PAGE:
Essays On Developing Sales Talent And Managing Customer Relationships

dc.contributor.advisorAhearne, Michael
dc.contributor.advisorTirunillai, Seshadri
dc.contributor.committeeMemberHabel, Johannes
dc.contributor.committeeMemberPierce, Lamar
dc.creatorWiseman, Phillip Spencer
dc.creator.orcid0000-0002-8797-3512 2022
dc.description.abstractThis dissertation examines how firms can more effectively develop sales talent through different types of training programs and how salespeople can more effectively develop customer relationships through a distinct type of relationship investment device. Essay 1 examines whether firms can more effectively onboard newly hired salespeople through a decentralized onboarding program. I leverage a natural field experiment in which a firm’s newly hired salespeople can undergo onboarding through either a decentralized program or a centralized program to examine the relative impact of each program. The findings reveal that salespeople who underwent the decentralized program achieved approximately 23.5% higher sales performance than those who underwent the centralized program. The performance benefits of the decentralized program were amplified for salespeople whose managers had a narrower span of control. In addition, these performance benefits were appreciable for those salespeople transitioning from another job but negligible for those transitioning from school. A scenario-based experiment enriches the field experiment’s findings by showing that a decentralized program can foster an innovative role orientation. Essay 2 examines whether salespeople can more effectively develop and manage customer relationships through the provision of goodwill. Customers frequently make mistakes throughout the buying process, subsequently asking their salesperson for goodwill to revoke the contractual commitment. For a salesperson, providing such goodwill entails a loss of short-term revenue. However, it is unclear whether goodwill yields positive returns for salespeople in the future and thus whether goodwill can be viewed as a relationship marketing investment. To examine the main effect of goodwill and the contingent effects, I leverage a data set spanning six years with over 57,000 customers from an industrial supplier and estimate panel data models that account for unobserved heterogeneity and dynamics. Results show that salespeople’s goodwill increases relationship performance. Past relationship quality and customers’ relative dependence negatively moderate this effect.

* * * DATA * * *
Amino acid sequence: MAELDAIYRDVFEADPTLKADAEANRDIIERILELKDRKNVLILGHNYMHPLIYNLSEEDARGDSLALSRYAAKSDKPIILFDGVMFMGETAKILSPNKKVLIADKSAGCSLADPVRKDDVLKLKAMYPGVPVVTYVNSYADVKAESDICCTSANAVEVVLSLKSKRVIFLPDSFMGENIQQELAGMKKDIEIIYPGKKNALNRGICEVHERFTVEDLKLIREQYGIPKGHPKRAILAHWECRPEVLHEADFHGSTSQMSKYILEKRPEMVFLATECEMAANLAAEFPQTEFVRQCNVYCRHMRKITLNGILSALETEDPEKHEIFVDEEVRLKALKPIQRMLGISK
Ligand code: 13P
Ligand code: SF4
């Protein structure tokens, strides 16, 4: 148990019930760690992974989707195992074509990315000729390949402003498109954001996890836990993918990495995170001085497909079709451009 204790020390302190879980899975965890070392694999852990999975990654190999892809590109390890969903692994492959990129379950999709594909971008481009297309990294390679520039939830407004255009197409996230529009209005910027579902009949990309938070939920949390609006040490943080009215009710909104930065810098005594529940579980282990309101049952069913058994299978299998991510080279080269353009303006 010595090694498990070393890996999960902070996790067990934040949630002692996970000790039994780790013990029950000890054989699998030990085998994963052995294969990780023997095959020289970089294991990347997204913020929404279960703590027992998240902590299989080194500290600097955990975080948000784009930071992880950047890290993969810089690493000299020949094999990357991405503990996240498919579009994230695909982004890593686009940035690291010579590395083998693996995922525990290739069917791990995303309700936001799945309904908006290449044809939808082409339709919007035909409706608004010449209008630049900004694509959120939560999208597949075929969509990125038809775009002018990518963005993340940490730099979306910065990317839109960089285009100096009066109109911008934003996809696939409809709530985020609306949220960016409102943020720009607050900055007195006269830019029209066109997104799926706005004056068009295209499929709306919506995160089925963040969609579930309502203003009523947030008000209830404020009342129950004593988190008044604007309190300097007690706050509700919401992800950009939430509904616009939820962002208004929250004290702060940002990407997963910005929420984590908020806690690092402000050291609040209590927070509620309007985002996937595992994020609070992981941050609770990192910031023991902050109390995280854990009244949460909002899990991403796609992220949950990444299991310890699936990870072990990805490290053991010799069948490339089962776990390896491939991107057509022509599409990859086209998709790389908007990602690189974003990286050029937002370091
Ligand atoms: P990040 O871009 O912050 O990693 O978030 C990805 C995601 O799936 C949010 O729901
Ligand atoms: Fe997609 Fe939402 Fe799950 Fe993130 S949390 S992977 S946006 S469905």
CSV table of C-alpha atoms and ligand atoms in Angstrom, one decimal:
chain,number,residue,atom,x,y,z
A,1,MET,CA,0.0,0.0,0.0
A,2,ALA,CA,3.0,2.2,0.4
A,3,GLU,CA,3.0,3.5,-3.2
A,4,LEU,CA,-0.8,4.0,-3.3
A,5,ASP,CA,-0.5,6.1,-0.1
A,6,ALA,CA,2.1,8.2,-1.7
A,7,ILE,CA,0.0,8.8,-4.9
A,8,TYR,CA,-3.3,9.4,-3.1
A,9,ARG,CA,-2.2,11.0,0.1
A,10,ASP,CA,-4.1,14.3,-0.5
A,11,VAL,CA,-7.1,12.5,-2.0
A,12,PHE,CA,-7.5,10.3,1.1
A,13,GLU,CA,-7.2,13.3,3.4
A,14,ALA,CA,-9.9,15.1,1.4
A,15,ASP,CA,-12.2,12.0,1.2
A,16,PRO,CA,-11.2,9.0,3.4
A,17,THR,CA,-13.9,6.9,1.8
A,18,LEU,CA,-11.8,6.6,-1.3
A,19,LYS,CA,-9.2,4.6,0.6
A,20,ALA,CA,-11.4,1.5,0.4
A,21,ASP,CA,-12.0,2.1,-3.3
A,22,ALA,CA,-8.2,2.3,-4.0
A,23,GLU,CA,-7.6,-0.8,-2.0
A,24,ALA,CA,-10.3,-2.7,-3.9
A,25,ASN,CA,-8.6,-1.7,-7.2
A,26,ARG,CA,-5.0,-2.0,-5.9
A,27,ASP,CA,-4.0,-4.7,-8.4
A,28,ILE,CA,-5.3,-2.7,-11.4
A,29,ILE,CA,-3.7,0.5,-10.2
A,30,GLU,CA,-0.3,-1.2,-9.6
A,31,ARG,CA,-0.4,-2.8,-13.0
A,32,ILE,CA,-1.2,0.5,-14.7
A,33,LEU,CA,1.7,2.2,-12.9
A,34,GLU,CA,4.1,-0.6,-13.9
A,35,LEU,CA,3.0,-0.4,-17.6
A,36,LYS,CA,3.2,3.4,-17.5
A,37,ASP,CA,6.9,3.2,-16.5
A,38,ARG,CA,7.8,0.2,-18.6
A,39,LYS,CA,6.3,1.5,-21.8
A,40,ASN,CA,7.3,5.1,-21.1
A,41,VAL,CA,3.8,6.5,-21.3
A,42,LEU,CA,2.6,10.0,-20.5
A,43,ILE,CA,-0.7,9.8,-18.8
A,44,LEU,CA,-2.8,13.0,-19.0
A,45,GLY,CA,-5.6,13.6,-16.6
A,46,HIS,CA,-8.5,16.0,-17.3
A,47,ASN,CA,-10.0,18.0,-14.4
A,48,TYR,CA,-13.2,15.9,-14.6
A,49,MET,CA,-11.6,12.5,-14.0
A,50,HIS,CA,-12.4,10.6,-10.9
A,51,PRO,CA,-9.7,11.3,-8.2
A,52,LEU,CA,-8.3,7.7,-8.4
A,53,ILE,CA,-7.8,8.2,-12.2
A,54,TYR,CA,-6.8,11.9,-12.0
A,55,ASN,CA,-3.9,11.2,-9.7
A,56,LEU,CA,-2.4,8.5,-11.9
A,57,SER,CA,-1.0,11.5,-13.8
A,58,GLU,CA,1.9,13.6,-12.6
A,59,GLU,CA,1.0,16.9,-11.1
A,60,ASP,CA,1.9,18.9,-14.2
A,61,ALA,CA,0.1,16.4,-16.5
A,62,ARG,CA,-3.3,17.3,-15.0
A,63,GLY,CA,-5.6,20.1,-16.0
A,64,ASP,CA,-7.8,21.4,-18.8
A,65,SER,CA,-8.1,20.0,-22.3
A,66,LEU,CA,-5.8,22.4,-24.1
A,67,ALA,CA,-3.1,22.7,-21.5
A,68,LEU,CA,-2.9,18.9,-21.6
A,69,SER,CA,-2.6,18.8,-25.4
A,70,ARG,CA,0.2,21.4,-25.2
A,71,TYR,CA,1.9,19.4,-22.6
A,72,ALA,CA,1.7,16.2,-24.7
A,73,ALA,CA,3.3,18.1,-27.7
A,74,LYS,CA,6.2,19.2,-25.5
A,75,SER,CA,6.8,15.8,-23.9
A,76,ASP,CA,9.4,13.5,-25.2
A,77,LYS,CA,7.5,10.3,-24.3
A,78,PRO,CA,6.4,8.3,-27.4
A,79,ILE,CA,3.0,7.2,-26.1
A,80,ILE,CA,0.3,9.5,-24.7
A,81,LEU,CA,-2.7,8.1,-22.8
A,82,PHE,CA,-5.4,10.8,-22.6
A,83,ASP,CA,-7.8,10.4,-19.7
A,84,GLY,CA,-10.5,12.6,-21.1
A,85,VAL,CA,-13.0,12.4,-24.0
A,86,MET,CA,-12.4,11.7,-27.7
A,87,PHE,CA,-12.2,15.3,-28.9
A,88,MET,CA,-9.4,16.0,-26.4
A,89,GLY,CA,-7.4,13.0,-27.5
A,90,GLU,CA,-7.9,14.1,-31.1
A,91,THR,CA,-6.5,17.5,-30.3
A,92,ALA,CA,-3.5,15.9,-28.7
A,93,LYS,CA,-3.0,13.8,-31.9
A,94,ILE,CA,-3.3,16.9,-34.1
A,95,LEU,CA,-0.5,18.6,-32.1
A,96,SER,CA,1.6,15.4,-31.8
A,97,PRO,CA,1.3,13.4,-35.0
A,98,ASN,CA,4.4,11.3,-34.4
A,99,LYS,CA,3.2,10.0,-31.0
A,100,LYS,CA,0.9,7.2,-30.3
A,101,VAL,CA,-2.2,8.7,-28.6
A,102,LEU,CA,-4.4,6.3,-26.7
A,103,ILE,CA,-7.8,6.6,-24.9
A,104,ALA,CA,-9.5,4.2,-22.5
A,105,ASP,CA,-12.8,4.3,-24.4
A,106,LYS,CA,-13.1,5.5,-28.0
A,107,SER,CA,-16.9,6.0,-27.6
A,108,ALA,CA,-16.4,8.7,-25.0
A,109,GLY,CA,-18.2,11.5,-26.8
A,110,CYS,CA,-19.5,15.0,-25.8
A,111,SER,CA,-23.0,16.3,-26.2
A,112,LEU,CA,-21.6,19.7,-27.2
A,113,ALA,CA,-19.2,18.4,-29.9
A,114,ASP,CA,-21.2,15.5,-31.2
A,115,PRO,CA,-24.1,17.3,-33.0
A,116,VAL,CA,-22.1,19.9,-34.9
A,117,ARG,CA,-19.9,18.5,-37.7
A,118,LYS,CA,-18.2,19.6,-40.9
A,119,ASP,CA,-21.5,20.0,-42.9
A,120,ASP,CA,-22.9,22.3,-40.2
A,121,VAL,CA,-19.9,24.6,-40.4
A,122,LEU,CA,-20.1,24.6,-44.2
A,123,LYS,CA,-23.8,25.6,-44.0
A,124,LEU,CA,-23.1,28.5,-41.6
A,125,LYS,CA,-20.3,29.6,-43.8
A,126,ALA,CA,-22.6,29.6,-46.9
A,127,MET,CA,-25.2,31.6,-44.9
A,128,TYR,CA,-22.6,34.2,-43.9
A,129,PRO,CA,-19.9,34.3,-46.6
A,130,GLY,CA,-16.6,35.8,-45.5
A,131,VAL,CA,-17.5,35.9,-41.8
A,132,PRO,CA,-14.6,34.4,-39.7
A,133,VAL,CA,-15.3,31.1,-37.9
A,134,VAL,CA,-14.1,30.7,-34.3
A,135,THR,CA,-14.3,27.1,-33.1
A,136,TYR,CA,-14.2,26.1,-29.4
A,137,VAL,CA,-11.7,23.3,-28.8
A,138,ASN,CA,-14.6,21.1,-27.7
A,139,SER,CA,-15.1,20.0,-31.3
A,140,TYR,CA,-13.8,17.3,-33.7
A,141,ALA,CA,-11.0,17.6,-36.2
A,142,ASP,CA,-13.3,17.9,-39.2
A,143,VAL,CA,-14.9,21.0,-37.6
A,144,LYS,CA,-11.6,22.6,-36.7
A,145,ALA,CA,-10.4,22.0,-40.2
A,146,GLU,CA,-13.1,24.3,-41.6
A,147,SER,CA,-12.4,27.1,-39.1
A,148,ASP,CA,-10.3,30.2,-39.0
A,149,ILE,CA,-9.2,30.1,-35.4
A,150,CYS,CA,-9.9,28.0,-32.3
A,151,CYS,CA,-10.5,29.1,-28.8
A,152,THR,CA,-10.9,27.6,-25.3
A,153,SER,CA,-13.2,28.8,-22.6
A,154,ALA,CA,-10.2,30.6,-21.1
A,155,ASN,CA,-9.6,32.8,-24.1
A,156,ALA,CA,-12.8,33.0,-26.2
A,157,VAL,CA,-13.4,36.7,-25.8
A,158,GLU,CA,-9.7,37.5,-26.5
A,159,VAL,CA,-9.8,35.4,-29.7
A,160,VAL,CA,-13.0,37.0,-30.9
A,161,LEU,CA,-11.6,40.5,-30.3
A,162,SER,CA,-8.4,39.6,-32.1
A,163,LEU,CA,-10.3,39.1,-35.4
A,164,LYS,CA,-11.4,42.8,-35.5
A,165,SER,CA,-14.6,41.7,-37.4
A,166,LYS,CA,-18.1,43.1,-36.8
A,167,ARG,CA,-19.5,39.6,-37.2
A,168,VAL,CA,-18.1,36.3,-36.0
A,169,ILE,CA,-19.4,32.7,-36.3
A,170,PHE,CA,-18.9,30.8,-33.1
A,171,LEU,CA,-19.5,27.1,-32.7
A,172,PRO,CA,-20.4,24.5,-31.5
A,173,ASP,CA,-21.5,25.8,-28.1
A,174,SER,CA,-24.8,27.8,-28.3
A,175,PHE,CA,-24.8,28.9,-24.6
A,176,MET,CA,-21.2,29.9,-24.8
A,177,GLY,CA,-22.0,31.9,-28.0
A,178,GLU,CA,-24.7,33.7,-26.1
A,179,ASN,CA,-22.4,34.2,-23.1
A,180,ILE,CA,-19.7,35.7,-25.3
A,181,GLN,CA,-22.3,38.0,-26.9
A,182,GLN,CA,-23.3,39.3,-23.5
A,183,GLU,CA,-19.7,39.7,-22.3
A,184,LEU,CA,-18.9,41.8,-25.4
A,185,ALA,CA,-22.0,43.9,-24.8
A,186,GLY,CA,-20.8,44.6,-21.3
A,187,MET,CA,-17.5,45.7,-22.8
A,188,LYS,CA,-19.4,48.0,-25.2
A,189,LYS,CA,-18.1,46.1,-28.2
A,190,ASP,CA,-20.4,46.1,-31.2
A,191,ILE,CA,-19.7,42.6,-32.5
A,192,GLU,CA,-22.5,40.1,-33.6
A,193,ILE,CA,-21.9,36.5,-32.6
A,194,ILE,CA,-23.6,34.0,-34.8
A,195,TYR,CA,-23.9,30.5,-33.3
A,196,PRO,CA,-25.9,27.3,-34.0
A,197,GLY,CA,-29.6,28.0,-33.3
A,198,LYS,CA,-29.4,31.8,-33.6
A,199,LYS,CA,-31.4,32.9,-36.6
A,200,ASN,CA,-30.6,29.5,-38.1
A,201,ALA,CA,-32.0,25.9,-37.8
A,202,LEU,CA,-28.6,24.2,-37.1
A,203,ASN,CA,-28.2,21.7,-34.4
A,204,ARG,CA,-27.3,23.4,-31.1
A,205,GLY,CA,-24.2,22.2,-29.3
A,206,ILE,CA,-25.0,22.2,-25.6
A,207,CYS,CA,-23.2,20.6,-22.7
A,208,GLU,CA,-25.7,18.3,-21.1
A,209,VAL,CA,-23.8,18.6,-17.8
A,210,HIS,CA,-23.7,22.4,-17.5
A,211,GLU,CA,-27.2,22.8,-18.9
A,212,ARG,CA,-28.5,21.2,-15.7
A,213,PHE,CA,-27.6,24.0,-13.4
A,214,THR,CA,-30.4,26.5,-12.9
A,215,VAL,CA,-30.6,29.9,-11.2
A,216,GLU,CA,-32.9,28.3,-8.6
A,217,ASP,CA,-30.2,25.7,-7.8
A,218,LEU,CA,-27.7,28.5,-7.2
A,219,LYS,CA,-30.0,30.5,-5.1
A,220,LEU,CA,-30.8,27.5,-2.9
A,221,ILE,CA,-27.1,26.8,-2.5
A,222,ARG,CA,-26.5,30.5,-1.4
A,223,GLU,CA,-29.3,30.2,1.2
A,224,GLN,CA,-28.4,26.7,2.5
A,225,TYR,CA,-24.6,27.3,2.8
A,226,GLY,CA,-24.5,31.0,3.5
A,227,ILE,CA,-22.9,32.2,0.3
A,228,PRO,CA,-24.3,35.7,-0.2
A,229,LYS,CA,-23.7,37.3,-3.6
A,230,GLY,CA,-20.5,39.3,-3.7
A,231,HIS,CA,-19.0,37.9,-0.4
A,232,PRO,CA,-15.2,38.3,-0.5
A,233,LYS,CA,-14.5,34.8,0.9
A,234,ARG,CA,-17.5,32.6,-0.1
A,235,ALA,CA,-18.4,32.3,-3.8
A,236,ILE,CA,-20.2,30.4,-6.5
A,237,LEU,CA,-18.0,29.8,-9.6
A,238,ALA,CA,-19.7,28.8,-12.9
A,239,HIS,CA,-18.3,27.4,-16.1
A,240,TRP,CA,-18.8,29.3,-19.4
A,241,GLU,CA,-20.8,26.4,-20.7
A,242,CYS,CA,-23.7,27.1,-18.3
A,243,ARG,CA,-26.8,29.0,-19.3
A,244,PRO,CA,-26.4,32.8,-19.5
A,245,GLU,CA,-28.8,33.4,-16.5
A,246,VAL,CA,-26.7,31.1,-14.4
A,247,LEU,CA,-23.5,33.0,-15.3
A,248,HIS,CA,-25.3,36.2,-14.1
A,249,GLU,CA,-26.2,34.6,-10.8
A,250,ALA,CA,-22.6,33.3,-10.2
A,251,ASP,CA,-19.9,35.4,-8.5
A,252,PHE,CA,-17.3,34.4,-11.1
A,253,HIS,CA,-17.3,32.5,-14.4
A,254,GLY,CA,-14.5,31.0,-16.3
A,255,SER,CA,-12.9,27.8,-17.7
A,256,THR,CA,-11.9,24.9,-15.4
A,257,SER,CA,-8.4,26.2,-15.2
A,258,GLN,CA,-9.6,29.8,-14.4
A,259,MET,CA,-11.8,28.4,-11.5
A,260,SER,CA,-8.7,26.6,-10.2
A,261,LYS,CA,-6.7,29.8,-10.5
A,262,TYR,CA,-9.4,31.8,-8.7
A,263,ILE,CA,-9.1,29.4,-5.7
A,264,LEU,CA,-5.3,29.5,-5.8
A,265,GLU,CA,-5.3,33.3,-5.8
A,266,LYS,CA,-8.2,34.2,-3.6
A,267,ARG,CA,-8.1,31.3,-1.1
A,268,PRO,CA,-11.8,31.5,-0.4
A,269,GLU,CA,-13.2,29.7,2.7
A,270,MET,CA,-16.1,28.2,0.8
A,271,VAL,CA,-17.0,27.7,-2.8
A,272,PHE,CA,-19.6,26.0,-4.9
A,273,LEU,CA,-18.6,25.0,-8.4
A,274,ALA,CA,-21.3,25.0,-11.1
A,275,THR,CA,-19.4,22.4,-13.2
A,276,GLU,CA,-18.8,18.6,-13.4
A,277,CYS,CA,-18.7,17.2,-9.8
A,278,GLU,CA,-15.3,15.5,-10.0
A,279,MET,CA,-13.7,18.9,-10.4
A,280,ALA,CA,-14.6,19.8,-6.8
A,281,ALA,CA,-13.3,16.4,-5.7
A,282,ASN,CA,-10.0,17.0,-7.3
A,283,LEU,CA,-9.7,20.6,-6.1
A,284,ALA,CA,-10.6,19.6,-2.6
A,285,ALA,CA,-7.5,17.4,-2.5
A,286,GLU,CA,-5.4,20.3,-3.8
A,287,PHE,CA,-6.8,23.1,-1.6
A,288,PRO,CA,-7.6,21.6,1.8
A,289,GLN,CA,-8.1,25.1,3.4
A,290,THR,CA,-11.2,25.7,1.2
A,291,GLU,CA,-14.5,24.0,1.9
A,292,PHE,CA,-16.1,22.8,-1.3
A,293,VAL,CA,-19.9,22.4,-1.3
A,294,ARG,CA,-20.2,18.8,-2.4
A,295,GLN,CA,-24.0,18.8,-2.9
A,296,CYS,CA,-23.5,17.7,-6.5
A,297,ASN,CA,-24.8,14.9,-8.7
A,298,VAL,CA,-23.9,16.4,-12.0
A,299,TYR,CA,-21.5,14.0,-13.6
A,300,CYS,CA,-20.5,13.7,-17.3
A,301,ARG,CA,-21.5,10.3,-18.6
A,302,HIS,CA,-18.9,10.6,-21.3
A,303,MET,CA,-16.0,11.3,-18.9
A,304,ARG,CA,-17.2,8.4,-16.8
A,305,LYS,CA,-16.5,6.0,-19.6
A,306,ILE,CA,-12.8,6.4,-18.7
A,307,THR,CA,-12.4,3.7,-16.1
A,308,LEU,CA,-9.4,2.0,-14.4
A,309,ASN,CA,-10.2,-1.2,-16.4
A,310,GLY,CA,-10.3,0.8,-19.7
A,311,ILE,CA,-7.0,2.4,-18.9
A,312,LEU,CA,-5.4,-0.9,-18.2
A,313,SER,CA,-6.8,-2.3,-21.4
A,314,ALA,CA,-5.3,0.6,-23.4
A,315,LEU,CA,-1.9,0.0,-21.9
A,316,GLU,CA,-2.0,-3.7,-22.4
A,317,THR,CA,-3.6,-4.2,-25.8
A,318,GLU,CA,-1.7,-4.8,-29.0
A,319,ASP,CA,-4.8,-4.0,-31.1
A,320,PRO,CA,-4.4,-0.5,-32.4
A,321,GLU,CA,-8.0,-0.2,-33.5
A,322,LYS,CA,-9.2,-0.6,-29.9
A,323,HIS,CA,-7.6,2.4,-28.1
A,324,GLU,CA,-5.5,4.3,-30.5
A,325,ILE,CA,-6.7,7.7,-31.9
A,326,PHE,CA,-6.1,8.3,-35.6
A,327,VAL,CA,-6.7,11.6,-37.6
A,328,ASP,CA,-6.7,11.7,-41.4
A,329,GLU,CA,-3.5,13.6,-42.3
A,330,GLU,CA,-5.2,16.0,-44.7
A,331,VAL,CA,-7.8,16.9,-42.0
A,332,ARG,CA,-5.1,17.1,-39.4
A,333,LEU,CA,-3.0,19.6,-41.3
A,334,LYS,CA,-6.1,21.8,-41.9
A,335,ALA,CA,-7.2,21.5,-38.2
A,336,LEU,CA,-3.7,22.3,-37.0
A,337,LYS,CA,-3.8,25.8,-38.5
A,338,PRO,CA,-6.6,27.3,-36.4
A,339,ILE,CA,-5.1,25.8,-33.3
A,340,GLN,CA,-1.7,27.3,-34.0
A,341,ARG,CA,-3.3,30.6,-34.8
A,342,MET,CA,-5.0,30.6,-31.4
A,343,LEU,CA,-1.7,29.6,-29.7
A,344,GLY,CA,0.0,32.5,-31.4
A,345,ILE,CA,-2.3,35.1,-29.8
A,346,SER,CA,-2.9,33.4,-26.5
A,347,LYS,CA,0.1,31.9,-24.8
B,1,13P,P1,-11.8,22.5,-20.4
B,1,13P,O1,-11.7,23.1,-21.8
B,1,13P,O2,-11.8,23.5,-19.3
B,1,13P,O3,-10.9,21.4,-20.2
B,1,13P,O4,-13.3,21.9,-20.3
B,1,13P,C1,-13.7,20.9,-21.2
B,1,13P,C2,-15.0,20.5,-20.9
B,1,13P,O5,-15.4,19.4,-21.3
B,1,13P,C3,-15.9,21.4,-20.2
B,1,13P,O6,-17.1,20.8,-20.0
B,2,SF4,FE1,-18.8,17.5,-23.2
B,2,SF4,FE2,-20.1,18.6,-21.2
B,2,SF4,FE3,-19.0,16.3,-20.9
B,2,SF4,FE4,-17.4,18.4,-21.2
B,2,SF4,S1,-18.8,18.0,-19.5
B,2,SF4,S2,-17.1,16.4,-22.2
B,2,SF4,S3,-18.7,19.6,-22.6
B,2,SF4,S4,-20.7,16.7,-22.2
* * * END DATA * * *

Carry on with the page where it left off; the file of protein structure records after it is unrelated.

dc.description.departmentMarketing and Entrepreneurship, Department of
dc.format.digitalOriginborn digital
dc.identifier.citationPortions of this document appear in: Wiseman, Phillip, Michael Ahearne, Zachary Hall, and Seshadri Tirunillai. "Onboarding Salespeople: Socialization Approaches." Journal of Marketing 86, no. 6 (2022): 13-31.
dc.rightsThe author of this work is the copyright owner. UH Libraries and the Texas Digital Library have their permission to store and provide access to this work. UH Libraries has secured permission to reproduce any and all previously published materials contained in the work. Further transmission, reproduction, or presentation of this work is prohibited except with permission of the author(s).
dc.subjectPersonal Selling
dc.subjectSales Force Management
dc.subjectSalesperson Training
dc.subjectCustomer Relationship Management
dc.titleEssays On Developing Sales Talent And Managing Customer Relationships
dc.type.genreThesis T. Bauer College of Business and Entrepreneurship, Department of Administration of Houston of Philosophy


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